But one of the most controversial of all was the common situs picketing bill. I had almost unanimous cabinet views that I should veto it. My secretary of labor was very anxious that I not veto it. Well, I did veto it, and unfortunately my secretary of labor resigned as a result.
I do not recall that I vetoed the common situs and then said in contrast I would approve the energy bill. I thought the energy bill had more pluses than minuses. There were some things I opposed, some things I thought were necessary. And the net result was I signed the legislation.
You have said you prefer free-market forces to work when possible. The fuel economy standards are a regulatory regime that still exists, and the industry still struggles to try to meet them. In retrospect, was it the right thing to have the government set fuel economy standards?
I think under the atmosphere we were in at the time it was essential that there be legislative standards. The problem was: Were they fair, were they constructive? And there was an honest difference of opinion in that regard.
In retrospect, looking back, my judgment is that they were reasonably fair and produced significant benefits.
One goal of that bill, I guess the main goal, was energy independence for the United States by 1985. We haven't made it, have we?
As I recall, we were utilizing about 16 million barrels a day in 1975, half of which came from overseas. Half was domestic production. I could be off on those figures, but it was about 50-50.
What we tried to do was to have energy conservation that would reduce the utilization and at the same time would try to produce alternative means of producing energy. And some progress was made although my observation is the windmill effort was never productive.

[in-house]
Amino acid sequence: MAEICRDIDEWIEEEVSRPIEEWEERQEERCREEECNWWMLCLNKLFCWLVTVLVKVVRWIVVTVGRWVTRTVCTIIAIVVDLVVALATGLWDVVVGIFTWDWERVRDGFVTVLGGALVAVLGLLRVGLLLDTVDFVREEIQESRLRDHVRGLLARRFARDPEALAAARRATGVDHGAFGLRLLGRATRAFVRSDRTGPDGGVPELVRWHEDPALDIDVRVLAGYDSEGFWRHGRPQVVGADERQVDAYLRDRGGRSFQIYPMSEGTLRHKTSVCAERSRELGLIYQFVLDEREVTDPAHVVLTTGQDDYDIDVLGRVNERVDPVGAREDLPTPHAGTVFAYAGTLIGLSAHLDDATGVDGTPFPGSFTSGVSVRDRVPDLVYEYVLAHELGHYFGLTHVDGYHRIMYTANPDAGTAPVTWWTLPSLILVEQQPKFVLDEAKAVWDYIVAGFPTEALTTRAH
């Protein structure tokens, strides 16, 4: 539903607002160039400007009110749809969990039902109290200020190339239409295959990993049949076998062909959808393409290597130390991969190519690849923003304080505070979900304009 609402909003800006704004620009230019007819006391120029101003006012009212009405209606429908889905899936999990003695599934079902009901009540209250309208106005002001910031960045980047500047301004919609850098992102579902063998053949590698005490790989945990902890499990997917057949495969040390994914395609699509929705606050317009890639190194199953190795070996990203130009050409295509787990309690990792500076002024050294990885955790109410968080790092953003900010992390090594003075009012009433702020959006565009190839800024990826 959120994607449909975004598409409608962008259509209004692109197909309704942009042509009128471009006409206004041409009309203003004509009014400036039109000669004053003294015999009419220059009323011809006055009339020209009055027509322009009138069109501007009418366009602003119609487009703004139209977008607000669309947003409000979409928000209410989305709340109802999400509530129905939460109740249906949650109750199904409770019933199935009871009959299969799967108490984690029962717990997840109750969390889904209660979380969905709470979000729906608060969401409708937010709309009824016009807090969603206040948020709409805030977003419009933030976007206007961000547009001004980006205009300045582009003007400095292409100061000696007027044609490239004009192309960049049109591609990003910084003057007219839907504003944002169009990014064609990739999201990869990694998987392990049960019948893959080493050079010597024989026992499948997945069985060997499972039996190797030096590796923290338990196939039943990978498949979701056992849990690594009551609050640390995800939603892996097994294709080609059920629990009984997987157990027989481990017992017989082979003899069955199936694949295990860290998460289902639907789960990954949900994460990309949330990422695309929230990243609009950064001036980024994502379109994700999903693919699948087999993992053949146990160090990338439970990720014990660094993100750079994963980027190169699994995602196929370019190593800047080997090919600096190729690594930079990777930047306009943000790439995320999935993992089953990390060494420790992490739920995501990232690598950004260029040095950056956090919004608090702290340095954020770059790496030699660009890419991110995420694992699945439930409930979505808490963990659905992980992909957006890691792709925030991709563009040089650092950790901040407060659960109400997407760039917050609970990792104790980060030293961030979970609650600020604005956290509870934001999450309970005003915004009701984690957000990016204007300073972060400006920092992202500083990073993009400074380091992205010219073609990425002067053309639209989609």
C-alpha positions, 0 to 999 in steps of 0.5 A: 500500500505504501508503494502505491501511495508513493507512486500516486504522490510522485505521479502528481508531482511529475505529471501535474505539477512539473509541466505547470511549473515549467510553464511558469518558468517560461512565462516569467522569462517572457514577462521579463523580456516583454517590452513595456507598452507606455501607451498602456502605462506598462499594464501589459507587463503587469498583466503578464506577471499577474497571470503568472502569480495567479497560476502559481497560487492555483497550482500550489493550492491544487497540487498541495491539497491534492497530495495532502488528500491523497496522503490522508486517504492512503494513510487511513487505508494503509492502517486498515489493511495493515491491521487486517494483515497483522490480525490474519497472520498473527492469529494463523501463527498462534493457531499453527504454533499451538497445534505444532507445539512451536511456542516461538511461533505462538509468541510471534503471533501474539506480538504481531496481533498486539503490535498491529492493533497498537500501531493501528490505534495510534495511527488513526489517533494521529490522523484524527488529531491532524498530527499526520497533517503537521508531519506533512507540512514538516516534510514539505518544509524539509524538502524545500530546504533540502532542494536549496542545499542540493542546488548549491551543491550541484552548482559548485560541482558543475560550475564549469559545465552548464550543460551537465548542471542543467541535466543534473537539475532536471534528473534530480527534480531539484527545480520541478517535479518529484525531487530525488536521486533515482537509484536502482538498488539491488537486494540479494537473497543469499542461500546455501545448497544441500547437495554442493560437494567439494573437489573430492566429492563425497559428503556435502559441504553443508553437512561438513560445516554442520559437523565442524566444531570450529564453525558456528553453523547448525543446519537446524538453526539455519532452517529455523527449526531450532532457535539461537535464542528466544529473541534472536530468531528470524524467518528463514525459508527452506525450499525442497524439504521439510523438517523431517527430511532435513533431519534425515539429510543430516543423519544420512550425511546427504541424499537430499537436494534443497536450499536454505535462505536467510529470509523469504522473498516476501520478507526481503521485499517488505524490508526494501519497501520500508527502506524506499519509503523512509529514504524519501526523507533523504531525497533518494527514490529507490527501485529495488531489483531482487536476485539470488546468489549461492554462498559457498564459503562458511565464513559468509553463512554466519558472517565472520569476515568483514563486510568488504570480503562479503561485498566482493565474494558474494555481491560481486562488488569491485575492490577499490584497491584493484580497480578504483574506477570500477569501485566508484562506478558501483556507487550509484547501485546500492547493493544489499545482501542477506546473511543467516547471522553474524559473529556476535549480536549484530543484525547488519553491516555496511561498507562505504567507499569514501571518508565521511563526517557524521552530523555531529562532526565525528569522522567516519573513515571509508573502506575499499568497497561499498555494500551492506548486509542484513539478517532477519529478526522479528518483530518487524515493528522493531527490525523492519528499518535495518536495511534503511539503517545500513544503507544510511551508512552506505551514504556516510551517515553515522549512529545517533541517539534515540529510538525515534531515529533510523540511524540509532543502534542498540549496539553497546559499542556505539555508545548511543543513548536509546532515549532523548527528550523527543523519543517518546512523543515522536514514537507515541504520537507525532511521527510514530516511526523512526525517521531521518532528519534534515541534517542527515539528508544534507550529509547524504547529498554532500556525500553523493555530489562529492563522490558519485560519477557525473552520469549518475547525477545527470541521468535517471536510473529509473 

If you want to see a mess, you should go out to the Palm Springs area in California, where they have five or six thousand windmills, which were supposed to replace the oil production somewhere.
Vehicle miles traveled continue to go up. The marketplace is at work, and people are choosing bigger vehicles again. Are you concerned that we are headed for the same sort of crisis that you encountered 25 years ago?
I think we're actually more dependent on foreign crude oil than we were previously. So we're in potentially worse shape than we were in 1975. If we had another oil boycott by the Middle Eastern countries, we could have another energy crisis. Because fundamentally we have not solved our supply problem.
Back in the mid-1970s the industry was under pressure not only because of energy but also because of imports, the economy, questions about workmanship and new safety and other environmental regulations. Did you have concern at that time that America's biggest industry was on the skids and possibly endangered?
I was always an optimist that the automotive industry in the states, once they recognized the challenge, would take whatever action had to be done to be successful. ...
(During the recession, businessman and Republican activist Max Fisher arranged a White House meeting for top executives of the Big 3.)
We had a very good meeting, where I understood their problems and they in turn understood what I could do to turn the economy around. By late 1975 we had turned the economy around. Alan Greenspan at that time was chairman of our Council of Economic Adviser, and he was the architect of my economic program that did move us from a recession to reasonable prosperity, which in turn helped the automotive industry.